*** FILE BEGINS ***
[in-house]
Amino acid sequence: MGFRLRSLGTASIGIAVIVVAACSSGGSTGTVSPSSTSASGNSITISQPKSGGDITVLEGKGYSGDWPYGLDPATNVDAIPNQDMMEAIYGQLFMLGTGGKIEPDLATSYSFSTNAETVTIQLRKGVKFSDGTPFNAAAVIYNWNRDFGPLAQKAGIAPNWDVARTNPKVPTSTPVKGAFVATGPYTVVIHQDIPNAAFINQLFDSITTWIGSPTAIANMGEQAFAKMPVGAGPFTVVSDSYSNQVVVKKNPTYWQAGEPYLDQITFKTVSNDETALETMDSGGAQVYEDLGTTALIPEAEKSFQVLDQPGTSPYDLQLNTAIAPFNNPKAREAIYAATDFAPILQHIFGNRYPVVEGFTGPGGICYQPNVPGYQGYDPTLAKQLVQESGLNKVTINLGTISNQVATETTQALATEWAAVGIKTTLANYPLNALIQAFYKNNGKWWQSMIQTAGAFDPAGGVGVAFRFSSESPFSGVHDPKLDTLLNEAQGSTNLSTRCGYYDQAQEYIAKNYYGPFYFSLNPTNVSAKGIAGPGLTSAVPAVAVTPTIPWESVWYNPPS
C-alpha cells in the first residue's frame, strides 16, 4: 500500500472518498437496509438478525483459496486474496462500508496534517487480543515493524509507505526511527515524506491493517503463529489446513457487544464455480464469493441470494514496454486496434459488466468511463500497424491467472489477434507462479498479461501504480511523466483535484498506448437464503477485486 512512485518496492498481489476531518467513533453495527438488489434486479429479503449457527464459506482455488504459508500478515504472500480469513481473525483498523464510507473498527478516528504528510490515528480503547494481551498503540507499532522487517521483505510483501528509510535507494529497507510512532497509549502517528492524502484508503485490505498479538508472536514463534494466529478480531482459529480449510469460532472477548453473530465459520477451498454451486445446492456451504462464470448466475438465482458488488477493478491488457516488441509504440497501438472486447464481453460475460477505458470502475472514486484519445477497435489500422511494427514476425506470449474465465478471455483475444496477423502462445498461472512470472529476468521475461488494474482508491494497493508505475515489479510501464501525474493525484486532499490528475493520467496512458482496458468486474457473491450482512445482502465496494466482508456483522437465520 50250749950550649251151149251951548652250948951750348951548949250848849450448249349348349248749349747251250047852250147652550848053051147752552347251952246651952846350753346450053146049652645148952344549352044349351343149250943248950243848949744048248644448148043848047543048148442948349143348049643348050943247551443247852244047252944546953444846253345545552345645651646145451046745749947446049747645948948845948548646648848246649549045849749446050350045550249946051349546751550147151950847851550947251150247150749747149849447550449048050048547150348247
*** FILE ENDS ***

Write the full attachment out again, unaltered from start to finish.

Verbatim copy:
[in-house]
Amino acid sequence: MGFRLRSLGTASIGIAVIVVAACSSGGSTGTVSPSSTSASGNSITISQPKSGGDITVLEGKGYSGDWPYGLDPATNVDAIPNQDMMEAIYGQLFMLGTGGKIEPDLATSYSFSTNAETVTIQLRKGVKFSDGTPFNAAAVIYNWNRDFGPLAQKAGIAPNWDVARTNPKVPTSTPVKGAFVATGPYTVVIHQDIPNAAFINQLFDSITTWIGSPTAIANMGEQAFAKMPVGAGPFTVVSDSYSNQVVVKKNPTYWQAGEPYLDQITFKTVSNDETALETMDSGGAQVYEDLGTTALIPEAEKSFQVLDQPGTSPYDLQLNTAIAPFNNPKAREAIYAATDFAPILQHIFGNRYPVVEGFTGPGGICYQPNVPGYQGYDPTLAKQLVQESGLNKVTINLGTISNQVATETTQALATEWAAVGIKTTLANYPLNALIQAFYKNNGKWWQSMIQTAGAFDPAGGVGVAFRFSSESPFSGVHDPKLDTLLNEAQGSTNLSTRCGYYDQAQEYIAKNYYGPFYFSLNPTNVSAKGIAGPGLTSAVPAVAVTPTIPWESVWYNPPS
C-alpha cells in the first residue's frame, strides 16, 4: 500500500472518498437496509438478525483459496486474496462500508496534517487480543515493524509507505526511527515524506491493517503463529489446513457487544464455480464469493441470494514496454486496434459488466468511463500497424491467472489477434507462479498479461501504480511523466483535484498506448437464503477485486 512512485518496492498481489476531518467513533453495527438488489434486479429479503449457527464459506482455488504459508500478515504472500480469513481473525483498523464510507473498527478516528504528510490515528480503547494481551498503540507499532522487517521483505510483501528509510535507494529497507510512532497509549502517528492524502484508503485490505498479538508472536514463534494466529478480531482459529480449510469460532472477548453473530465459520477451498454451486445446492456451504462464470448466475438465482458488488477493478491488457516488441509504440497501438472486447464481453460475460477505458470502475472514486484519445477497435489500422511494427514476425506470449474465465478471455483475444496477423502462445498461472512470472529476468521475461488494474482508491494497493508505475515489479510501464501525474493525484486532499490528475493520467496512458482496458468486474457473491450482512445482502465496494466482508456483522437465520 50250749950550649251151149251951548652250948951750348951548949250848849450448249349348349248749349747251250047852250147652550848053051147752552347251952246651952846350753346450053146049652645148952344549352044349351343149250943248950243848949744048248644448148043848047543048148442948349143348049643348050943247551443247852244047252944546953444846253345545552345645651646145451046745749947446049747645948948845948548646648848246649549045849749446050350045550249946051349546751550147151950847851550947251150247150749747149849447550449048050048547150348247